Mr. Shearer and Ms. Rosenthal noted the conversation around the creep began in the 1980s, when the Colleges began buying houses for staff and faculty. But it wasn’t all just increased housing for Colleges employees—Mr. Shearer cited two controversial Pomona College projects, the Hahn Building and the ongoing Pomona College Museum of Art project, as further examples of creep.
In the early 90s, the Hahn Building, which was built behind Carnegie Hall on Harvard Avenue, generated controversy due to the land’s previous use of a bird watching sanctuary. A group calling themselves “Citizens to Save Our Village” was created to stop the project, but their lawsuit was dismissed in 1995.
As history often does, the process repeated itself this past year, when a group calling themselves “Citizens to Save College Avenue” filed a lawsuit trying to block the construction of the Pomona College Museum of Art and the moving of the Pomona-owned Renwick House to make room for the project.
A judge also dismissed that suit in February 2017, and the house was moved across the street as originally planned.
The CUC also owns the expansive and unused former Claremont Golf Course on Indian Hill Boulevard, which closed in 2013. Ms. Lane noted that the CUC is holding the land for future development purposes and “there are no set plans at this point” as to the future of the 31.5-acre course. In the meantime, residents can no longer use the historic city icon.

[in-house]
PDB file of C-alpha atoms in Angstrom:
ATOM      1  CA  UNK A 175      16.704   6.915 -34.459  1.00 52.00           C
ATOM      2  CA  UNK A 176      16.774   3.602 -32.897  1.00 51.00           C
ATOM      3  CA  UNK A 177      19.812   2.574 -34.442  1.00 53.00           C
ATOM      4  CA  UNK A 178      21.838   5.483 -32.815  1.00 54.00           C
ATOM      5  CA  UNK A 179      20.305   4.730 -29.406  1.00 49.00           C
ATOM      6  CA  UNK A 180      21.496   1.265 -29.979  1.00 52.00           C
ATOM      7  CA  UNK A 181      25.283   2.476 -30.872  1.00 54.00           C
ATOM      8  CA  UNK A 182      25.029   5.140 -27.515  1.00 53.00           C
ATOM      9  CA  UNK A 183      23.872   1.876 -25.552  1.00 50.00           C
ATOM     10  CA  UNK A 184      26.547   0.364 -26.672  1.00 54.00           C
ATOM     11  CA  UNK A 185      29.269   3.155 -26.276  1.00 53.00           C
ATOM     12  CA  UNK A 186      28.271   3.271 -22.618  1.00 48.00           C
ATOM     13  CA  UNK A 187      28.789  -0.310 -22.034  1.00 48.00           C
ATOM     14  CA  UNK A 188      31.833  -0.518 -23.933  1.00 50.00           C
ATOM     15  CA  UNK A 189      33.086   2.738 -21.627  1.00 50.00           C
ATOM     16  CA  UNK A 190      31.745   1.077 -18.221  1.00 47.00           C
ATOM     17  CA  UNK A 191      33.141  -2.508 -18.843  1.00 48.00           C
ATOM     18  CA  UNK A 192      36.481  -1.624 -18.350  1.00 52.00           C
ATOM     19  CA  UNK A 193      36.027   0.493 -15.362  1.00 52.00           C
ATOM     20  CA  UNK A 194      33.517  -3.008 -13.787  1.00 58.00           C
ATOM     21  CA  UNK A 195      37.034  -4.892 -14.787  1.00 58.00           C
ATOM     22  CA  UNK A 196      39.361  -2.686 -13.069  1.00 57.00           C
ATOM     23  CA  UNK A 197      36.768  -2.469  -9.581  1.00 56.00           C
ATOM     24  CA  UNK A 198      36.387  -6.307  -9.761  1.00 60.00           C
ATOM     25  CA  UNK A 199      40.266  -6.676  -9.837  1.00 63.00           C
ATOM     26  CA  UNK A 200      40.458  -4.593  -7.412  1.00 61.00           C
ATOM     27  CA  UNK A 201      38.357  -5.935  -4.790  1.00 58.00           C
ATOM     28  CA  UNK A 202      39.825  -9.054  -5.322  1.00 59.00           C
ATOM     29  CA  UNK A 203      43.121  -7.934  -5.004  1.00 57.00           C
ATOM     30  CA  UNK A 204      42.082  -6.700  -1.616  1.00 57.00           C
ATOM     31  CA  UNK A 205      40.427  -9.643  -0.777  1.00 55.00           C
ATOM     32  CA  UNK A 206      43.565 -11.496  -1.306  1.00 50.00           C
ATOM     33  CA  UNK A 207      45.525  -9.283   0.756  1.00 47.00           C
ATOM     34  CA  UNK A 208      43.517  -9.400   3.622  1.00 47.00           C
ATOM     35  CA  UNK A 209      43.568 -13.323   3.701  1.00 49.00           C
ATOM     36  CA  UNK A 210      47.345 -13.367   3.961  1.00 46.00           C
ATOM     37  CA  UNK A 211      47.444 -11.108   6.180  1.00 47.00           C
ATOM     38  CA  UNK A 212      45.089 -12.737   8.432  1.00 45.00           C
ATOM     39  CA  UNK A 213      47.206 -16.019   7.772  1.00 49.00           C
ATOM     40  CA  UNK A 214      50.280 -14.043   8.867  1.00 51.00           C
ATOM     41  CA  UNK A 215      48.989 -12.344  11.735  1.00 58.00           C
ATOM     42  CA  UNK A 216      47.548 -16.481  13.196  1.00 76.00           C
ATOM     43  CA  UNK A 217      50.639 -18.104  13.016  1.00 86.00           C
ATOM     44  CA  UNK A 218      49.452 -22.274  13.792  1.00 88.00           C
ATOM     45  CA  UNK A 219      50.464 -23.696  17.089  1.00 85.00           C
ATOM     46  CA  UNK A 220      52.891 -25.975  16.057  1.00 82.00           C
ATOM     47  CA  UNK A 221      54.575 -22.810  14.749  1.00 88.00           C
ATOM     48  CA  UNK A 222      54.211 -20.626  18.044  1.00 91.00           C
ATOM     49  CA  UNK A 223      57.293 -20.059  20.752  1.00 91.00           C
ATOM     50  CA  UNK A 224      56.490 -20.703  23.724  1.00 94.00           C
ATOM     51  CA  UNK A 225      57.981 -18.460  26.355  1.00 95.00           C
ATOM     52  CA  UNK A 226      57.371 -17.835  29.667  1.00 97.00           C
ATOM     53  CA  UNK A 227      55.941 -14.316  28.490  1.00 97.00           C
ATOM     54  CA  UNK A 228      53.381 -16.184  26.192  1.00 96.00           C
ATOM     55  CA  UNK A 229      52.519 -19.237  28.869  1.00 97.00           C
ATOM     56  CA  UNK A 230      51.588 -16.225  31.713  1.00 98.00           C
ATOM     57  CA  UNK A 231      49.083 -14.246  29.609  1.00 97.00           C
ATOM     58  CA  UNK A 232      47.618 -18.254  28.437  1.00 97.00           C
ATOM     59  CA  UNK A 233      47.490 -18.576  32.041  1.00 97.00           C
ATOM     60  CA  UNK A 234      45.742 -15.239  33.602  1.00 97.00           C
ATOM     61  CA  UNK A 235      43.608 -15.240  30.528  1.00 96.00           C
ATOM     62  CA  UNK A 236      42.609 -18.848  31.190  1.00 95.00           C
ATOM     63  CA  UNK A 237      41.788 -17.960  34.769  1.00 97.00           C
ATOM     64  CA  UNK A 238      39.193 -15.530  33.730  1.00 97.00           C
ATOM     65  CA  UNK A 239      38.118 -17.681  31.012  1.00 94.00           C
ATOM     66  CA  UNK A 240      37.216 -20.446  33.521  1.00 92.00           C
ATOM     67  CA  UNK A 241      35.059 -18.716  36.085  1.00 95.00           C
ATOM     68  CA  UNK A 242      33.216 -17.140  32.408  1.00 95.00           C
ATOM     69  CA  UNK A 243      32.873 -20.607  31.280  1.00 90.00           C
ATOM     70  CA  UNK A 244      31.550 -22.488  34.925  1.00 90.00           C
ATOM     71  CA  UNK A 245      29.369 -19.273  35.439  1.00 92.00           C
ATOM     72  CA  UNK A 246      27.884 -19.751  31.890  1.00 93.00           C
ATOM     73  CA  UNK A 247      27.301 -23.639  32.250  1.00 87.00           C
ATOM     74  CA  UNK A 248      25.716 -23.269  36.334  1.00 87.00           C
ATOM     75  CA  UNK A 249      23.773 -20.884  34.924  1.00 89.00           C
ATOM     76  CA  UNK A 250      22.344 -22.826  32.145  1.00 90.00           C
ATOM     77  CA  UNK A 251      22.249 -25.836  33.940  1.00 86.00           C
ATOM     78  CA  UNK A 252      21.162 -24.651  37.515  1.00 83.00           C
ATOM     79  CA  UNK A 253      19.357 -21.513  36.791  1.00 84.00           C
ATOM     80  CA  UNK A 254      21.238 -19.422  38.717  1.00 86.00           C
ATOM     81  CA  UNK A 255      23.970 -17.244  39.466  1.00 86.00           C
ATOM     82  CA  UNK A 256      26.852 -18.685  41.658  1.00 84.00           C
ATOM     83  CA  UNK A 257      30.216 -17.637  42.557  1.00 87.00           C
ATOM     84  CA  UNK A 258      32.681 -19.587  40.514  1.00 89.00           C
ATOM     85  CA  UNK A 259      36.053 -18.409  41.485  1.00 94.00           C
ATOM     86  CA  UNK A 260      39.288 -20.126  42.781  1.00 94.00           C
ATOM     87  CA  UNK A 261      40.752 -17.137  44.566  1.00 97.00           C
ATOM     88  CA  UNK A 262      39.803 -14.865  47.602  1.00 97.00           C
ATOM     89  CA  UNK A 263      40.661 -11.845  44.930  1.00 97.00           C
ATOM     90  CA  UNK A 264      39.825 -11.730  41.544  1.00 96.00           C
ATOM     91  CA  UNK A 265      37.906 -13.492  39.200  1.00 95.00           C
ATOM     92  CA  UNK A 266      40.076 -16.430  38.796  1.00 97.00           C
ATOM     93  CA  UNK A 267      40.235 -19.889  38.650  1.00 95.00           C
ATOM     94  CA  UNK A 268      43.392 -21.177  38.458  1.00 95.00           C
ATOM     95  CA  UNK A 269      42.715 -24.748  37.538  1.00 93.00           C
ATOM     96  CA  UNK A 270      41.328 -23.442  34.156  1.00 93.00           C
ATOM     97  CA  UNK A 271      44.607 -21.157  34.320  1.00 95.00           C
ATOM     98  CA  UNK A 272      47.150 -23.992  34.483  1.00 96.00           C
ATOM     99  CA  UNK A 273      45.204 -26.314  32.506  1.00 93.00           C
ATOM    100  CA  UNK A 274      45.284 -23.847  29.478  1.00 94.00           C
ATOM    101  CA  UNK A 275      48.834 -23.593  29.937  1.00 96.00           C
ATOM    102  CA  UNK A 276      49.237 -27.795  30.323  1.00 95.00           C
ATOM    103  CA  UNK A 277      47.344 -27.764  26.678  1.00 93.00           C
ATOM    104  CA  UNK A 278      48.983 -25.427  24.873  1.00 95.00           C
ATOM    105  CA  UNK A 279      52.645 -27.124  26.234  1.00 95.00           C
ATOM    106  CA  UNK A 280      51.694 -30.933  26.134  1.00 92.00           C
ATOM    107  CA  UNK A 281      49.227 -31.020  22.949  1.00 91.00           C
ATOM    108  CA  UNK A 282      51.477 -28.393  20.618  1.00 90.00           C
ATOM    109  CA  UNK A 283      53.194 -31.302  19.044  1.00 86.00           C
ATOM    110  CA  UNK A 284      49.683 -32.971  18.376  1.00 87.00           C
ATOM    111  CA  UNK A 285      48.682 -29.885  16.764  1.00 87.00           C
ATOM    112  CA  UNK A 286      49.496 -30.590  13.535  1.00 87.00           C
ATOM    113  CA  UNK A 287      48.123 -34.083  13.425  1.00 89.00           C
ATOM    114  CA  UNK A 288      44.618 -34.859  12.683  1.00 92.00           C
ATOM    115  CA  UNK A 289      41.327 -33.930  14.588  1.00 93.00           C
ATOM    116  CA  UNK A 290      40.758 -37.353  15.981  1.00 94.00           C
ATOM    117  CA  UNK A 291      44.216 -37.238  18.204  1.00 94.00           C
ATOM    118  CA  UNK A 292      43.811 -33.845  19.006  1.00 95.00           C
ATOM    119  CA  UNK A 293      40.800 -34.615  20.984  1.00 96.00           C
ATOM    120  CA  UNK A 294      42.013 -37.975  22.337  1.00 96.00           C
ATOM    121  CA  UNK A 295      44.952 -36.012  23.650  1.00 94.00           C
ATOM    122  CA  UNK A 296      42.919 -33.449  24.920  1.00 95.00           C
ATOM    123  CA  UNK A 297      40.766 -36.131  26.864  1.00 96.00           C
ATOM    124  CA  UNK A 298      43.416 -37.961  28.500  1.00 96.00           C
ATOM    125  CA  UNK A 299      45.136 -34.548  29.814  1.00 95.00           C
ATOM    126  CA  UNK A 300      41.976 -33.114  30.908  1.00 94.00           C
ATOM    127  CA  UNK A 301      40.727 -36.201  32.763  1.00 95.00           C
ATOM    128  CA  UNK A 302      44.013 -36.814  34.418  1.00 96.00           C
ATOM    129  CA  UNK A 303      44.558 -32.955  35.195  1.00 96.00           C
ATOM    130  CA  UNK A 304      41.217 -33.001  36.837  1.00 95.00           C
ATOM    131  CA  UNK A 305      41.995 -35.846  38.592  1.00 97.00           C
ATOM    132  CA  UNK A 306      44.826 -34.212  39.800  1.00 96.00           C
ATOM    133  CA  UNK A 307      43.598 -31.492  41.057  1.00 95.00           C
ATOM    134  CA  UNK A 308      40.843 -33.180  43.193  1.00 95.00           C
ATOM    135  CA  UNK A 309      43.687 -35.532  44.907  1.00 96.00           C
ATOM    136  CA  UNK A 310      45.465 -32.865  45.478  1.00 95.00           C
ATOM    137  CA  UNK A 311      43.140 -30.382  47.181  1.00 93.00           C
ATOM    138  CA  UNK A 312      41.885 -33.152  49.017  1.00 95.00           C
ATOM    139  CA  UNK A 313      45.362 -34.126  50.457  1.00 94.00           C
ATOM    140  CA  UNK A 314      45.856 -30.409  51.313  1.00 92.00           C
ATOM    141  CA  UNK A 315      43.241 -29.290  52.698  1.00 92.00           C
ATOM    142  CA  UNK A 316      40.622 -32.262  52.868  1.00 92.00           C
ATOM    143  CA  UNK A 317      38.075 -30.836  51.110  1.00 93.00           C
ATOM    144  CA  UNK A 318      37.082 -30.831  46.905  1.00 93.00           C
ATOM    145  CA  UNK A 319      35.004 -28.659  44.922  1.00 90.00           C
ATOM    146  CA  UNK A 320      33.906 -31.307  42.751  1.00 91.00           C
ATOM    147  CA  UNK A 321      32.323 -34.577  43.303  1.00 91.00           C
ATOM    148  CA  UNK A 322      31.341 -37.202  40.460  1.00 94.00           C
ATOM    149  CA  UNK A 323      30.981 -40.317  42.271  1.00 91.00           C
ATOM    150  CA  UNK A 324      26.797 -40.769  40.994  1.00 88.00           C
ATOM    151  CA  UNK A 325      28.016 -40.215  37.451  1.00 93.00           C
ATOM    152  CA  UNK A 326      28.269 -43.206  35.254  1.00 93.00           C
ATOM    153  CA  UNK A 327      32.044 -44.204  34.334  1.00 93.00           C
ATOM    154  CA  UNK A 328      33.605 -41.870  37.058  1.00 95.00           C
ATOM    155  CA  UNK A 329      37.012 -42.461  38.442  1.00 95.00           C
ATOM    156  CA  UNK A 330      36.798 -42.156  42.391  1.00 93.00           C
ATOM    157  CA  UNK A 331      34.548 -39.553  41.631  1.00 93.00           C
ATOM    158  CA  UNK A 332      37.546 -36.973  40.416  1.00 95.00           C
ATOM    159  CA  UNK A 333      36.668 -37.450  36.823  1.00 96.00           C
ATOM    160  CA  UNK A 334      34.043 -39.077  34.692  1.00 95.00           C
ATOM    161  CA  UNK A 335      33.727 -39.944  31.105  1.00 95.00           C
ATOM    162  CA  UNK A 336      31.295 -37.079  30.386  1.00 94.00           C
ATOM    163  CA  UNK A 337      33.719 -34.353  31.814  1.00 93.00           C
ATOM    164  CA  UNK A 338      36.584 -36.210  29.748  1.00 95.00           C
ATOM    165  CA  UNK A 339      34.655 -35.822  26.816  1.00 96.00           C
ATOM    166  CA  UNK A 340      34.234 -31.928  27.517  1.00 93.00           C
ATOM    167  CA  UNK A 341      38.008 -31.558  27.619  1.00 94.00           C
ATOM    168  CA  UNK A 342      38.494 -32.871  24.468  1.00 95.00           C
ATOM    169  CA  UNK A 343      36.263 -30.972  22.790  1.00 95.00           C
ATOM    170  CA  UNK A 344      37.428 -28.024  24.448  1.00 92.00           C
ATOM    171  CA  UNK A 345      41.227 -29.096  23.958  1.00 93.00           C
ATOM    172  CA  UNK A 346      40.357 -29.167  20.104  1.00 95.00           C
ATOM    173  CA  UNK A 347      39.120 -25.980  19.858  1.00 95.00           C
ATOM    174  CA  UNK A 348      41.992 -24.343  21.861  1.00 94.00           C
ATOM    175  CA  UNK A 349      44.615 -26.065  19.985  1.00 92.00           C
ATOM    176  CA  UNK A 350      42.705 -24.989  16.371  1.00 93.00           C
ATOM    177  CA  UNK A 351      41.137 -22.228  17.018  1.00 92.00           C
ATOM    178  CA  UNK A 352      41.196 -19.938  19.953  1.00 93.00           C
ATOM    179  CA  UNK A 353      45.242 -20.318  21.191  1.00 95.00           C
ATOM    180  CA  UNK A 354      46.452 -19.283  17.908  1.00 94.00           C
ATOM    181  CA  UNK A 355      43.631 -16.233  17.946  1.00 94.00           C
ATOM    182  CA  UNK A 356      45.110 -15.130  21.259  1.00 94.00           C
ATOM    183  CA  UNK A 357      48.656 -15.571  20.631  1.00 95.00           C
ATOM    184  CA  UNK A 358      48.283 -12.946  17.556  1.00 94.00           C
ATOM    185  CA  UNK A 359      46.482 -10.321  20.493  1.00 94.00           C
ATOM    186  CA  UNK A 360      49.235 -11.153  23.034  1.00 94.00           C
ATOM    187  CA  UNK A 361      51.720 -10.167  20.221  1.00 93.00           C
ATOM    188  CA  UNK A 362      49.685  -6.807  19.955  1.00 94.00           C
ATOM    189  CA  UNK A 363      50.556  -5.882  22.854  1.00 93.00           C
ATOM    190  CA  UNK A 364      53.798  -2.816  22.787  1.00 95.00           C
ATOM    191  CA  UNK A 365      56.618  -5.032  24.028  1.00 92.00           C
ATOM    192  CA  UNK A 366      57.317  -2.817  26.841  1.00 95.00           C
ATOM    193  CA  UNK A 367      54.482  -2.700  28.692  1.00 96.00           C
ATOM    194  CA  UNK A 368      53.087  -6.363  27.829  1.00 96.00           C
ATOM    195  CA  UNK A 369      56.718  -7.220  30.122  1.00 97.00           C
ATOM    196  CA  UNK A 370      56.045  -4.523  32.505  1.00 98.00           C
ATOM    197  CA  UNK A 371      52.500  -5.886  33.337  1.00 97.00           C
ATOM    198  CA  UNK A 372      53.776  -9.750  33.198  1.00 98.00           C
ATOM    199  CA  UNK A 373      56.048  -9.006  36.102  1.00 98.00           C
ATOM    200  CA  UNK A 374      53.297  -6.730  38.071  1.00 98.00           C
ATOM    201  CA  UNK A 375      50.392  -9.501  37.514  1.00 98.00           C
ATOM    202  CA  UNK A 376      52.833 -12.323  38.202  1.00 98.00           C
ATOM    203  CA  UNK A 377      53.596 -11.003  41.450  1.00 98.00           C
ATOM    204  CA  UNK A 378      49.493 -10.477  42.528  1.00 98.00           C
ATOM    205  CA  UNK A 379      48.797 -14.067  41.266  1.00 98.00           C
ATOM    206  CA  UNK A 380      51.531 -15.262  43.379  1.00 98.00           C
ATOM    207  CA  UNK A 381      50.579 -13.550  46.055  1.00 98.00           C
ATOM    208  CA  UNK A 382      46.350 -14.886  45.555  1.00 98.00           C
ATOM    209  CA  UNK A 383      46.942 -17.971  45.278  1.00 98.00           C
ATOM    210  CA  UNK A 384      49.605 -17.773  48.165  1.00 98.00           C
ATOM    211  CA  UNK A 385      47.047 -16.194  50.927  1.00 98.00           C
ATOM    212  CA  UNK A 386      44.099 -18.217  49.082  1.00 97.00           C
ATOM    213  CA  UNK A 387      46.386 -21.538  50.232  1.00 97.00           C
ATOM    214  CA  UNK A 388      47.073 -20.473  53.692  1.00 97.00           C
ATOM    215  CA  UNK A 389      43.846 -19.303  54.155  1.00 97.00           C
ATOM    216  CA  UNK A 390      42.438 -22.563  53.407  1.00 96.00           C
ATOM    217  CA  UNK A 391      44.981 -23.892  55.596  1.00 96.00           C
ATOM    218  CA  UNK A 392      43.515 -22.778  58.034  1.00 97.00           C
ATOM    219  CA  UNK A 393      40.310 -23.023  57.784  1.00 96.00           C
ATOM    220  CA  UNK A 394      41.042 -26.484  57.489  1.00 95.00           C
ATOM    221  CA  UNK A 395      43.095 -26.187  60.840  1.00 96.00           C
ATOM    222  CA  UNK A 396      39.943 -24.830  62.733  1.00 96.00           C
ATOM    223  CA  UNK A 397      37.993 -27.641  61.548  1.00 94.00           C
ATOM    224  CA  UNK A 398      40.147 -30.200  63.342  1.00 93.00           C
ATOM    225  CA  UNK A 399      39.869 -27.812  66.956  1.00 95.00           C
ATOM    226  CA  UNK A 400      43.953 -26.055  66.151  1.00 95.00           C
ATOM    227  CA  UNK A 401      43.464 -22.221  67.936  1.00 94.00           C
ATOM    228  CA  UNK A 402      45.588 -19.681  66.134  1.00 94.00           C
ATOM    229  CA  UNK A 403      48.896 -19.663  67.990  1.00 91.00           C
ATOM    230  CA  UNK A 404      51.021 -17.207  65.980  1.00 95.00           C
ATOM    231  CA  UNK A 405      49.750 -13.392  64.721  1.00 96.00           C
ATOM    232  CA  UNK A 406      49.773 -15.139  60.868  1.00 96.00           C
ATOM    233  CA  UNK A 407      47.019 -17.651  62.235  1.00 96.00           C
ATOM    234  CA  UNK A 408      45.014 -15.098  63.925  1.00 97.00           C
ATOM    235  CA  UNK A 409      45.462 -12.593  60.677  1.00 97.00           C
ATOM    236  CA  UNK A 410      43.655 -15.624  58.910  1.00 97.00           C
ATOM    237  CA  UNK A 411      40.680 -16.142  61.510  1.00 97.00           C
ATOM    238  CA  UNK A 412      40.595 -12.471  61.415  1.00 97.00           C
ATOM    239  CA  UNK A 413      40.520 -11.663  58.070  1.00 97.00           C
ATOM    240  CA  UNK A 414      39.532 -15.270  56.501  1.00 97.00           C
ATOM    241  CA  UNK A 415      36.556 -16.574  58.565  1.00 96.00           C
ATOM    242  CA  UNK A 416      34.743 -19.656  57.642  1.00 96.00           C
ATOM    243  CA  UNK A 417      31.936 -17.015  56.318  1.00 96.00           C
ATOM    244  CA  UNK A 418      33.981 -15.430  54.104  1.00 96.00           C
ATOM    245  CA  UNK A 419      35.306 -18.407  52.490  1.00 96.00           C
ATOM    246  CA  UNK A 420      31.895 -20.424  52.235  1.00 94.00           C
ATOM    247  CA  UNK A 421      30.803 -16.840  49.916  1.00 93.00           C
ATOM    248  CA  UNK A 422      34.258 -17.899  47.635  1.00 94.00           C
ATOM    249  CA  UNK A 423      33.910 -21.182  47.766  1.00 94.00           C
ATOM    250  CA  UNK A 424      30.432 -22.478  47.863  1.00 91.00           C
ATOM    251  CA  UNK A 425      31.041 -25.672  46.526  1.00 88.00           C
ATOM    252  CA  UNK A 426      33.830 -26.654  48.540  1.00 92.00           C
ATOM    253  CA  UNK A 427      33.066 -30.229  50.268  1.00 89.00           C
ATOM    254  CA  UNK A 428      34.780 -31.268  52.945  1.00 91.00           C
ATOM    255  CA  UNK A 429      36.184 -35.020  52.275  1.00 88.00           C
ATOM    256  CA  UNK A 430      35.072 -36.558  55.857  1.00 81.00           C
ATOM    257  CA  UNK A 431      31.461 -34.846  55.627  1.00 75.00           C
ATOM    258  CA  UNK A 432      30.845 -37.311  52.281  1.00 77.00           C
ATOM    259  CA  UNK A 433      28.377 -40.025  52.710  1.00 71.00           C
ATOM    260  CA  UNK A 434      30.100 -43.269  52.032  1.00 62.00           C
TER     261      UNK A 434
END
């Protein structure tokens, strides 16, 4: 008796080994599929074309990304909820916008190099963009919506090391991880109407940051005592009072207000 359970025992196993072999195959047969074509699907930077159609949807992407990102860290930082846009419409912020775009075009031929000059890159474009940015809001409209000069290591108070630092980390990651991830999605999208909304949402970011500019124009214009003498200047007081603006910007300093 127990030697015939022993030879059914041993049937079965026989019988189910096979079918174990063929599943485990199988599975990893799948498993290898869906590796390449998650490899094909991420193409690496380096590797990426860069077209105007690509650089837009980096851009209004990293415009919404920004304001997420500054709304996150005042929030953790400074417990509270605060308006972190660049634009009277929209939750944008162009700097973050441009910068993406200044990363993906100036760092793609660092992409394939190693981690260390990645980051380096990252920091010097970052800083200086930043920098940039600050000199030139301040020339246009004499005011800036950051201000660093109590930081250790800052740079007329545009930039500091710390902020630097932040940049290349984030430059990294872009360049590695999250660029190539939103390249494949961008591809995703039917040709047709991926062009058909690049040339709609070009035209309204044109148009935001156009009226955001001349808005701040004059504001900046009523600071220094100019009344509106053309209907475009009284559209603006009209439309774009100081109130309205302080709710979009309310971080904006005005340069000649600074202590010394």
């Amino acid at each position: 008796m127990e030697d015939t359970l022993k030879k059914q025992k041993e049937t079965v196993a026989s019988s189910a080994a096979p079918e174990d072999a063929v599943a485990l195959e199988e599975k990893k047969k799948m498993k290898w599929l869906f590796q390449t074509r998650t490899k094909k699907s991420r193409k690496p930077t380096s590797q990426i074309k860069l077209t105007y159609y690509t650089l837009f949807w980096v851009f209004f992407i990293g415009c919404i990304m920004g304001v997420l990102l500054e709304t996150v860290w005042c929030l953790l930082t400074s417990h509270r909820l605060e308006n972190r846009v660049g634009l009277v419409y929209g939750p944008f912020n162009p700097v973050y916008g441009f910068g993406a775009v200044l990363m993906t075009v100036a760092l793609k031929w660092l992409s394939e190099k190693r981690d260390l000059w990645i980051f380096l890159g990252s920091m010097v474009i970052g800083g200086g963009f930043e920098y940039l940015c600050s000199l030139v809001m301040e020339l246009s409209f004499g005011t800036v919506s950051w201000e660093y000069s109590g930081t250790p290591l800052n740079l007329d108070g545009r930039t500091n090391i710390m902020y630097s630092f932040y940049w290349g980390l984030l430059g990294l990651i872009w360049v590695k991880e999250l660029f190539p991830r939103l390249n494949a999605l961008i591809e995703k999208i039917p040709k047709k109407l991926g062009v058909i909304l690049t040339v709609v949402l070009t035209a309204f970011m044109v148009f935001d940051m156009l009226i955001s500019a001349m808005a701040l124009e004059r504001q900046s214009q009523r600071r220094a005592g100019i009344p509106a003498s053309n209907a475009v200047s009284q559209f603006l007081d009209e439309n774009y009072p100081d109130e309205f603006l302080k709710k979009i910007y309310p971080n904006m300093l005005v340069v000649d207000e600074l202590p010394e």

But the worry about what the Colleges might do to other properties in the Village hasn’t left. Mr. Shearer pointed out a small cluster of bungalows on the corner of Eighth Street and Yale Avenue, which was bought by Pomona College a few years ago.
“One tends to wonder at one point will they want to demolish those houses and build something or do something, expand kind of the reaches of the campus,” he said.
Ms. Lane refuted those concerns, noting that the bungalows, along with other houses in Arbol Verde, were renovated and are currently being used as staff housing, allowing them to live close to where they work.
“Just as importantly, it encourages them to become engaged members of the community. They shop and dine here, raise their families here and often even retire in Claremont,” Ms. Lane said.
“As we have done in the past, we will work closely with the city, keeping them informed and updated about issues related to the purchase or sale of property,” Ms. Lane added, noting the recent transfer of property in Evey Canyon from Pomona College to the city.
But it’s not all doom and gloom when it comes to college-owned properties. Claudia Pearce, a former publicist for Claremont School of Theology, noted she doesn’t believe in the concept of “college creep.”
“They’re not trying to grab more lands, they’re just trying to use more land for better purposes,” she said.
Ms. Pearce took issue with the term “college creep” itself, which denotes a negative relationship between the community and the colleges. That relationship should be more of a symbiotic nature, she said.
“Phrases like college creep seem like such a turn off. I hate to see a combative relationship,” she said. “[The Colleges are] bending over backwards to be good citizens.”
[Correction: a previous version of this article miscounted the number of residential properties Pitzer College owns. Pitzer owns one residential property, not 10. —MB]